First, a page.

NEW PORT RICHEY — The burst of morning sunlight hit the streets Saturday along with the clicking of bicycle gears and the pounding of runners' feet, as the third annual Cotee Man Triathlon went from chaos to a coordinated event.
This year's race was under the control of a new director, Rob Marlowe, who made changes to attract a bigger crowd. Previously known as the Chaotic Cotee Man Triathlon, the event lacked organization that led to participant complaints. But with Marlowe's changes, the event went from 57 racers last year to 105 on Saturday.
"We got the word out way in advance to try to promote it, which helped with the turnout," said Marlowe, a certified race director. "We tweaked the bike and running courses, we had maps we gave to the athletes and race marshals on the course for the first time. We wanted better organization on the volunteer level, and I would bet that we have twice the volunteers we had last year."
In the past, one of the biggest problems for racers was navigating the bike and running courses that wove through the streets of New Port Richey. This year, there was less confusion, Marlowe said.
"We still had some people get off-track," Marlowe said. "But, overall, I think our efforts to keep the runners informed and the assistance we got from volunteers really helped with that side of it. All those little things came together to make a difference, and we've tried to make this as good as we could. By and large, people are coming out of it smiling."
Participants noticed a big improvement in the organization of the event. Beth Gerber, 70, came from Orlando to compete with friends from the area for the second year in a row. She runs in three or four triathlons a year, but was particularly happy with the organization of this event.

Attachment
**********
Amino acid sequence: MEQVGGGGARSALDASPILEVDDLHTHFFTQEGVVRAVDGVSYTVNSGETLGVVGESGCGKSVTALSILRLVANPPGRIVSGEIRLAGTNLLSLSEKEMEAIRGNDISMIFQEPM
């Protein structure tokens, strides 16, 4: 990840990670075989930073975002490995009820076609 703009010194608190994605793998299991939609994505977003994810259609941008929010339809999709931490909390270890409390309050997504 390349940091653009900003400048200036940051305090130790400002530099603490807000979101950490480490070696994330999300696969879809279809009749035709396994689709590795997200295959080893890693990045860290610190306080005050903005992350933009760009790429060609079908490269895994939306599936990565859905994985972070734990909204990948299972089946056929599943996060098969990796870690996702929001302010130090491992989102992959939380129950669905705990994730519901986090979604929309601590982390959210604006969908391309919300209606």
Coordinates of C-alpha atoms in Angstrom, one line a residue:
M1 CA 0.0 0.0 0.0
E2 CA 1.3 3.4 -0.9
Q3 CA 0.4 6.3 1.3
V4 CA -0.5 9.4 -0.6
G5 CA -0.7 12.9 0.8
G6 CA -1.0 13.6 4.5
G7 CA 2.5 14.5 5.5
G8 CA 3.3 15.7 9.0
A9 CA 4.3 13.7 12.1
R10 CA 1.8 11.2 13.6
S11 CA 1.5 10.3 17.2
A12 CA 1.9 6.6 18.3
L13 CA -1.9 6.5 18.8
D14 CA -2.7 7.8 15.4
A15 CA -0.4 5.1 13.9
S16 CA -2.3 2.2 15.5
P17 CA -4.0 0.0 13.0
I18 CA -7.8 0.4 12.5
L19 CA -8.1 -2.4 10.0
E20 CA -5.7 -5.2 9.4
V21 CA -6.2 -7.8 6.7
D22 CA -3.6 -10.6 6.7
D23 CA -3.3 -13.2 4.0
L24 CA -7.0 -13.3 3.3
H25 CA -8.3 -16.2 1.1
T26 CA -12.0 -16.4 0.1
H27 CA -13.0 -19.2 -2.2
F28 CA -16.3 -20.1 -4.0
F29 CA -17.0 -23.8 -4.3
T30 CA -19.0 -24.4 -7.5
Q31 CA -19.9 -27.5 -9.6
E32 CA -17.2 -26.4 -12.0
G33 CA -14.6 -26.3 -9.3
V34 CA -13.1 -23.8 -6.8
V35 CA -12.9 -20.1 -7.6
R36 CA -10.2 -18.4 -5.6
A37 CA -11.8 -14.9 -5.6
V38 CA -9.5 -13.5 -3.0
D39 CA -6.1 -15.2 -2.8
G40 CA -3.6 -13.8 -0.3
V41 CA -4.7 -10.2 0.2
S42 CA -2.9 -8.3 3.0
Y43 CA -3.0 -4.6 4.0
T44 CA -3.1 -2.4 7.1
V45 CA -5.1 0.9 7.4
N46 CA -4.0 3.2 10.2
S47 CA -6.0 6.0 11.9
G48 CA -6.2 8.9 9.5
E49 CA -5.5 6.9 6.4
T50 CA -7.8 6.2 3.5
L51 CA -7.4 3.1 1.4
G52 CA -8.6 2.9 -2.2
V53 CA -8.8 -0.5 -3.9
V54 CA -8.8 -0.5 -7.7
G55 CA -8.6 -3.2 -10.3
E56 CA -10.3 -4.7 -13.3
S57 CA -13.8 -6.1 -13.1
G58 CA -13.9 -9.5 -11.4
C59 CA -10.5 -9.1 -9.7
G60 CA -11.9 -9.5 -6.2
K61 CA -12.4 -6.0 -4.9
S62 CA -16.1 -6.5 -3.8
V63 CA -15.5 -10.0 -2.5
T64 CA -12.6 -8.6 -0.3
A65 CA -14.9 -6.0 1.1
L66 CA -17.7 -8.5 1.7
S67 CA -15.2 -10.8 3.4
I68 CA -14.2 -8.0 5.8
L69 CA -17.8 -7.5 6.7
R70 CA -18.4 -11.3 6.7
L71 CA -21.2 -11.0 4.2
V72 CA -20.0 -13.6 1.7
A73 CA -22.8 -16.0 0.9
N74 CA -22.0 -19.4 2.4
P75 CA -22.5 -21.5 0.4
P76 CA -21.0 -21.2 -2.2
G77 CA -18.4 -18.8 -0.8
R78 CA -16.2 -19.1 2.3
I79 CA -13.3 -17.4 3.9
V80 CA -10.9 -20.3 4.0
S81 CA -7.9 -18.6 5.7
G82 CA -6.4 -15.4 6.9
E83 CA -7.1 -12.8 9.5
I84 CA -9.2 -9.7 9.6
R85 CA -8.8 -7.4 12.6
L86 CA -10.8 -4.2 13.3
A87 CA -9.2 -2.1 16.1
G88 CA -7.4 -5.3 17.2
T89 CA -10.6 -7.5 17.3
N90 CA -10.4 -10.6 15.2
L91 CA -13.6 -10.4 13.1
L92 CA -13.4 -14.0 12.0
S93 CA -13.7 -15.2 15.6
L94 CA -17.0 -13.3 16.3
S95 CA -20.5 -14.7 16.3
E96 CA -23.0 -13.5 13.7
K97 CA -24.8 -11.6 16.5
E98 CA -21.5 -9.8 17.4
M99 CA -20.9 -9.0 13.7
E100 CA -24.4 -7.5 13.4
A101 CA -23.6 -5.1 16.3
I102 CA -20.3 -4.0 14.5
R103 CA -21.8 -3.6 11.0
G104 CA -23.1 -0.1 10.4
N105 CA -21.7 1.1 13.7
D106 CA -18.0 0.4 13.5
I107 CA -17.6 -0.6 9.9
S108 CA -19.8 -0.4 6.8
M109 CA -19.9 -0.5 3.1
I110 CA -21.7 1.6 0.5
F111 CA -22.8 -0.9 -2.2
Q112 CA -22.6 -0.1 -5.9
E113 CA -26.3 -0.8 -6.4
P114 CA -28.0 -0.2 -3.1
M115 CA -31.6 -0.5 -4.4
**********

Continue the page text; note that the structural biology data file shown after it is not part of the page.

"We've done this once before, and I have to say this one was manned a lot better," Gerber said. "I'm from out of town and I thought for sure that I was going to get lost, but I did not. Everything was perfect. The volunteers were very helpful. It's a nice, easy race."
Others like Rodney Eurquhart from St. Petersburg were new to the event, but were convinced by the experience to do it again next year.
"I actually came up just to do the bike portion and ride along with some friends," Eurquhart said. "But after watching it and hearing from friends that the organizational side of it has improved, I think it might be fun to do the whole thing next year. Then it would be worth the drive, too."
David Rice can be reached at email@example.com.
This article has been revised to reflect the following correction: The Cotee Man Triathlon was held Saturday. An earlier version of this story gave an incorrect date.